The UK Government is proposing widespread changes to its financial services (FS) regulatory system, having set out its “Edinburgh Reforms” in December, aimed at making the UK FS sector “open, sustainable and technologically advanced”. The package represents the most significant and extensive package of regulatory change since the UK left the EU. It builds on the reform agenda that the Government is taking forward via the Financial Services and Markets Bill (FSMB), expected to become law in Spring 2023.
We see the package as a collection of diverse initiatives – some of which may be significant and far-reaching – rather than a cohesive whole. The list of reforms is lengthy, made up of around 30 items of correspondence, draft policy papers and other announcements. However, it does not yet amount to a detailed blueprint for the future of UK FS regulation. In many areas, the Government has deliberately not yet set out concrete proposals but has instead launched a series of consultations and calls for evidence.
The absence of detail in many of the reforms has given commentators a blank canvas – some have painted a picture of widespread deregulation and a significant weakening of the post-crisis regulatory framework. Our view is that, in many cases, it is too early to tell. We will have to wait and see what emerges from the consultations and subsequent legislative and rule-making processes. This will take time, and the impacts are unlikely to filter through to firms’ day-to-day operations in 2023. Some of the potentially most significant changes will only emerge at end-2024, while others will likely stretch beyond the next General Election.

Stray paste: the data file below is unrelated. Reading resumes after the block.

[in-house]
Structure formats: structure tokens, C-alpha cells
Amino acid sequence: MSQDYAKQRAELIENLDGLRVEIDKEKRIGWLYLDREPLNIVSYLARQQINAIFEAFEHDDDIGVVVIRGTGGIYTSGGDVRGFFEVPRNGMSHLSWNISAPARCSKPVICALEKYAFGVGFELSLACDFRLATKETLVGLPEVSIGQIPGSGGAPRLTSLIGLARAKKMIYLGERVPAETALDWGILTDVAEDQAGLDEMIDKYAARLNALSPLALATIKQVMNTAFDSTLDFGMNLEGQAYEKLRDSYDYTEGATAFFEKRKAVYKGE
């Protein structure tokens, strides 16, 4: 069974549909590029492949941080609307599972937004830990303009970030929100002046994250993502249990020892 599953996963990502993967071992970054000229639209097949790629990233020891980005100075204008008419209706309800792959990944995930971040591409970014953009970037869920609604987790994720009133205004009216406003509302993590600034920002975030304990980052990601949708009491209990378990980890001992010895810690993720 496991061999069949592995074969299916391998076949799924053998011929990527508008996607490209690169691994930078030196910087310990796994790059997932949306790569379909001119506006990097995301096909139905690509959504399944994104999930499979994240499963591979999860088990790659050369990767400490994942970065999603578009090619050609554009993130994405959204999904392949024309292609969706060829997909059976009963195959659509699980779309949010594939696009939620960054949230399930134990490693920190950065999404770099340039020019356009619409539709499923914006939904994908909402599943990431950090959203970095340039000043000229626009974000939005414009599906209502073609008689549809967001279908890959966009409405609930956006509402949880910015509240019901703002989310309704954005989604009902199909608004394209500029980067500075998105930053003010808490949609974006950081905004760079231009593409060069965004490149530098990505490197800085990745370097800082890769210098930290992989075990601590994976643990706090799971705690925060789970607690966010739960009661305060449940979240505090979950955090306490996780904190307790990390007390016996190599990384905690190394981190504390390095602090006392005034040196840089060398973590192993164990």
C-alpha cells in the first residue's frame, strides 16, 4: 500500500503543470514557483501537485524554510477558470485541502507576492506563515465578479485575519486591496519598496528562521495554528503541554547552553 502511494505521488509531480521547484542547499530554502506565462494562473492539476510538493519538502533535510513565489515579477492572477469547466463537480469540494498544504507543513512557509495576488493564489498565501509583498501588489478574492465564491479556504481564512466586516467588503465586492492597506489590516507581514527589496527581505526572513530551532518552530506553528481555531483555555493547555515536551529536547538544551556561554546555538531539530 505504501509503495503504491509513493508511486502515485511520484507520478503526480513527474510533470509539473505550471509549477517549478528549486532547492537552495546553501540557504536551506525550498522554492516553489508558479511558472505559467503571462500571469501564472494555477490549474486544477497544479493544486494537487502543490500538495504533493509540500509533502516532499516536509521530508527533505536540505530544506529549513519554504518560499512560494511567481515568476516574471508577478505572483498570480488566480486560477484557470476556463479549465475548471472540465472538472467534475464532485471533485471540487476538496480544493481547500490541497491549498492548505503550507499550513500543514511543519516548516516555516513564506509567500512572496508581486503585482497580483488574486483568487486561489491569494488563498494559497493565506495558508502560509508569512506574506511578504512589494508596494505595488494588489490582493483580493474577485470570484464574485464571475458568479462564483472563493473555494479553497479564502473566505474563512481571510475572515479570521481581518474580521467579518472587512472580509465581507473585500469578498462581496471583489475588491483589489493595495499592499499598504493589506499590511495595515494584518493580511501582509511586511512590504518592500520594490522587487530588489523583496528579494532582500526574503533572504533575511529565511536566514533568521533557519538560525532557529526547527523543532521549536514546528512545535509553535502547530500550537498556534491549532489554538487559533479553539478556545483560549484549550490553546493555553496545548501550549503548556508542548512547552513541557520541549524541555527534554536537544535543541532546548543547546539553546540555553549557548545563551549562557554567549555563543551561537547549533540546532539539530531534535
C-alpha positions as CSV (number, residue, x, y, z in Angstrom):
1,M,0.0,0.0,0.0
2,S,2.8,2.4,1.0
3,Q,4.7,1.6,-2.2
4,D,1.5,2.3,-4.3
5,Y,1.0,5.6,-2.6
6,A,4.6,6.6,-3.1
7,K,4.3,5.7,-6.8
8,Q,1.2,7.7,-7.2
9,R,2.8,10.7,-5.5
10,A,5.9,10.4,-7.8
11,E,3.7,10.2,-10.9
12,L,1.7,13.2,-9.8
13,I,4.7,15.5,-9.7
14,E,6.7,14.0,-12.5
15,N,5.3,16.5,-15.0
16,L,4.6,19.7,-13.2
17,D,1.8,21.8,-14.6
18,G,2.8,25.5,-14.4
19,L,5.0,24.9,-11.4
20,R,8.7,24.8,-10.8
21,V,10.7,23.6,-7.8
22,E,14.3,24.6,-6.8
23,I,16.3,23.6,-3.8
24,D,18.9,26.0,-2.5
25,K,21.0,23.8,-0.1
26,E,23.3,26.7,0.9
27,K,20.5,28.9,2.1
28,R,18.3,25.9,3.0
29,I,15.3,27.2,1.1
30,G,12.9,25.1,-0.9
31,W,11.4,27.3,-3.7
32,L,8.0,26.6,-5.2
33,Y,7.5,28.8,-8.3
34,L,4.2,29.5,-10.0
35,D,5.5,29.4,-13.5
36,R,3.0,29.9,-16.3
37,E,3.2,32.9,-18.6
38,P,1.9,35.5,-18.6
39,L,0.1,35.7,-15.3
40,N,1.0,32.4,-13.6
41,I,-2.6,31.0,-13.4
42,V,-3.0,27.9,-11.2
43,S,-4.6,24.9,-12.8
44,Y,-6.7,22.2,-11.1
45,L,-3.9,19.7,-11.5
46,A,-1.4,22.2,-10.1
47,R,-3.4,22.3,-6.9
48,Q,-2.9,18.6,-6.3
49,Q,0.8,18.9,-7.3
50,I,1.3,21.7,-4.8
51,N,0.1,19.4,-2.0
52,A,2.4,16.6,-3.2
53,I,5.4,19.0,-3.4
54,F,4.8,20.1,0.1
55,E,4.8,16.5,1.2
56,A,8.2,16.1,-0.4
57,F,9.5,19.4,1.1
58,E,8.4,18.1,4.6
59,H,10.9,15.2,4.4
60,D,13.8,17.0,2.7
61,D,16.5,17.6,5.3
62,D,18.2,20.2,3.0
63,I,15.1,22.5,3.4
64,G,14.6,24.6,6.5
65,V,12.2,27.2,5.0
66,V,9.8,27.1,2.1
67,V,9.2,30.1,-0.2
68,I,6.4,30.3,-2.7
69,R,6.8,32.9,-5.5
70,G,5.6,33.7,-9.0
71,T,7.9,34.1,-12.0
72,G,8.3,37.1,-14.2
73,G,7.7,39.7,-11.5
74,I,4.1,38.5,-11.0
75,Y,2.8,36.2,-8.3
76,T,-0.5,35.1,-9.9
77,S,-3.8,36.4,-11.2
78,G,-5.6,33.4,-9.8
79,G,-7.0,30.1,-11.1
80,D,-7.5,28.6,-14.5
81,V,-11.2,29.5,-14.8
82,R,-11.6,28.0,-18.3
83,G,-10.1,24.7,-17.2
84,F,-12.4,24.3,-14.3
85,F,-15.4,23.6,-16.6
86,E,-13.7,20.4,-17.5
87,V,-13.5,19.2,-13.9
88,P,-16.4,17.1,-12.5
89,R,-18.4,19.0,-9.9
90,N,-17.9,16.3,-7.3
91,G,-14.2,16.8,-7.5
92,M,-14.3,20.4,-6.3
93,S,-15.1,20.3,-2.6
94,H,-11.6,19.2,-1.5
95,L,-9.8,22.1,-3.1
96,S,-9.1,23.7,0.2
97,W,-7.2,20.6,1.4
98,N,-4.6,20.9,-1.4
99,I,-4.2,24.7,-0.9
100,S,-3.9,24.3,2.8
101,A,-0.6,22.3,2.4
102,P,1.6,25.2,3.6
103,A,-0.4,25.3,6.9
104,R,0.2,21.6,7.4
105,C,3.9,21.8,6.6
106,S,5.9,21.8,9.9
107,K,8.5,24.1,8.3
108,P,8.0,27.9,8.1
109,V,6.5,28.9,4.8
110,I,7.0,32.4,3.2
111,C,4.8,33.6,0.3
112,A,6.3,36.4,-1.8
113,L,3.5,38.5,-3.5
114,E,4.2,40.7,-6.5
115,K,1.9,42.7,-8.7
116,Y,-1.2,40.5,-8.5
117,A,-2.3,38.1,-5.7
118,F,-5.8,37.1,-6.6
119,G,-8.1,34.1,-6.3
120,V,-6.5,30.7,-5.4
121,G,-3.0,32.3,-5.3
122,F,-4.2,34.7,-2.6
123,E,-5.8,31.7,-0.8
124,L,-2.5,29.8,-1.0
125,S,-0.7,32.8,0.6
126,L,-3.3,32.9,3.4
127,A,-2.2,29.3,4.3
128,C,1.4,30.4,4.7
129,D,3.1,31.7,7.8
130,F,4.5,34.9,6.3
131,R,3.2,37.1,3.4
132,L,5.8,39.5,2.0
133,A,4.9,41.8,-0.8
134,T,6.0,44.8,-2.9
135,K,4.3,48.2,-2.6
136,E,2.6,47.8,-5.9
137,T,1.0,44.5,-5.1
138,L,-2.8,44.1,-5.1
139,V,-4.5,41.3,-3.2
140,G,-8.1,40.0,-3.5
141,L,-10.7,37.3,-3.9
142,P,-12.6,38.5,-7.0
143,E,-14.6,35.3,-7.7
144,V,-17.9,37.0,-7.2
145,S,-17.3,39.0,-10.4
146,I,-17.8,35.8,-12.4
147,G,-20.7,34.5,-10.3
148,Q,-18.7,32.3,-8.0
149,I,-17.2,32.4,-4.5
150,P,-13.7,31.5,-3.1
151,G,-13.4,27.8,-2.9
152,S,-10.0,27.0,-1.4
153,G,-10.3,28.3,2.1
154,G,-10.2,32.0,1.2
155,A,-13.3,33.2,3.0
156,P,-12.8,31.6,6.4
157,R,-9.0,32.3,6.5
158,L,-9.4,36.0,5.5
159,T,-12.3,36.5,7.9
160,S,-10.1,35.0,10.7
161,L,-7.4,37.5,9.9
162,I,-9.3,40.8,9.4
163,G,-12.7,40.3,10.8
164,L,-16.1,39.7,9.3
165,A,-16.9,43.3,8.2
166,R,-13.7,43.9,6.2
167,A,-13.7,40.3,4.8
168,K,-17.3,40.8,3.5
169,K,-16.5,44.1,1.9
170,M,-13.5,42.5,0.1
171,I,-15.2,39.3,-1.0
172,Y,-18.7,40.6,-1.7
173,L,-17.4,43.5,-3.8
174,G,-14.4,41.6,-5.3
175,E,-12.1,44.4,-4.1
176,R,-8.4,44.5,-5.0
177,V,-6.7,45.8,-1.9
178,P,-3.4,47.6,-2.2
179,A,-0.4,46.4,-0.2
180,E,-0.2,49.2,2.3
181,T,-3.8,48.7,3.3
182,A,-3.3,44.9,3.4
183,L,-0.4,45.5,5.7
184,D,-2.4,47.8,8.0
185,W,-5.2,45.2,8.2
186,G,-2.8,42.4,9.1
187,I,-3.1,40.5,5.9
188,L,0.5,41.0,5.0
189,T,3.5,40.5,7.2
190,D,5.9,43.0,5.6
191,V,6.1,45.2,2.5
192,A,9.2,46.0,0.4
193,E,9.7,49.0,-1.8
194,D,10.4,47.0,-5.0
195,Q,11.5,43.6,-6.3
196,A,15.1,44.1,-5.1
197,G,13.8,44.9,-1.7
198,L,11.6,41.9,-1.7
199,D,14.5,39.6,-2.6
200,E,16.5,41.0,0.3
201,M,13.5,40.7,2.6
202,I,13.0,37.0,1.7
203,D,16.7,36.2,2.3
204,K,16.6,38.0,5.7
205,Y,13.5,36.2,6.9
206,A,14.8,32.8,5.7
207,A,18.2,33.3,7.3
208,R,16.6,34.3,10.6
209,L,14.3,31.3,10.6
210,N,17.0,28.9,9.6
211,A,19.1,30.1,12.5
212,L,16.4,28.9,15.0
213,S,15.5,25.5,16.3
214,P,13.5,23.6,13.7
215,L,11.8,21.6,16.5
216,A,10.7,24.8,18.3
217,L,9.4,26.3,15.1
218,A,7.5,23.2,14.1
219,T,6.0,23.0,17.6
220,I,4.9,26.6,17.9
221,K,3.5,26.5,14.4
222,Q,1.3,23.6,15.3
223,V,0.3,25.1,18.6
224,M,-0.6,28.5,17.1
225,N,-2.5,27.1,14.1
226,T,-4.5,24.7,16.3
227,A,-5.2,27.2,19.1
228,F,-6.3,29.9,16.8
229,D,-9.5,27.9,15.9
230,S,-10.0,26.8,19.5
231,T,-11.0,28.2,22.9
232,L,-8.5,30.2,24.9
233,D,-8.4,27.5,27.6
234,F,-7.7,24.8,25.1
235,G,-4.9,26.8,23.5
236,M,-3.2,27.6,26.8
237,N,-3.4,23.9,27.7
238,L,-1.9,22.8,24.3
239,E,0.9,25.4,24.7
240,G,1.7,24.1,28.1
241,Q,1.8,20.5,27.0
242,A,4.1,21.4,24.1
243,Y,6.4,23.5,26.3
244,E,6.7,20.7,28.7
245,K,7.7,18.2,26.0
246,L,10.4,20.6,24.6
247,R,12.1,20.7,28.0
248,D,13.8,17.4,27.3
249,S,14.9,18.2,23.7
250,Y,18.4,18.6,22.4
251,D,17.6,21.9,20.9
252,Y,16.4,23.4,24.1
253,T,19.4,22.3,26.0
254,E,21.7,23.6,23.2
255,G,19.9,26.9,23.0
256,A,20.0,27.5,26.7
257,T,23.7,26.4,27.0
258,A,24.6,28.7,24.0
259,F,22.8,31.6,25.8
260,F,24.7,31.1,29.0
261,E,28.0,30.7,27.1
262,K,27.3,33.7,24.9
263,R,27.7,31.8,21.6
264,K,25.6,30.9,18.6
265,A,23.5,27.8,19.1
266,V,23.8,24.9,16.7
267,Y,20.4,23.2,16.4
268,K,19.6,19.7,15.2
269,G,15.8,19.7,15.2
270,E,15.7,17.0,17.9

One element of the package takes immediate effect – the new recommendations letters for the Financial Conduct Authority and Prudential Regulation Authority. These reinforce the importance the Government attaches to the regulators facilitating the competitiveness of UK financial markets – anticipating the secondary objectives in the FSMB – and supporting economic growth. As they stand, the reforms address some opportunities for growth, but the UK will have to strike a delicate balance in terms of consistency with international initiatives. For example, the digital assets initiatives are largely as expected and deliberately do not pre-empt the Financial Stability Board’s efforts to establish global standards.
The package coincides with ongoing major regulatory change programmes, including the Consumer Duty, new bank and insurance capital regimes and new sustainable finance regulations. There is more to come this year, including a Green Finance Strategy and consultations on digital assets. We expect the regulators to press ahead with these major initiatives, but we may see some reprioritisation of others.
Read our summary and initial assessment of the FS regulatory reform elements of the Edinburgh Reforms.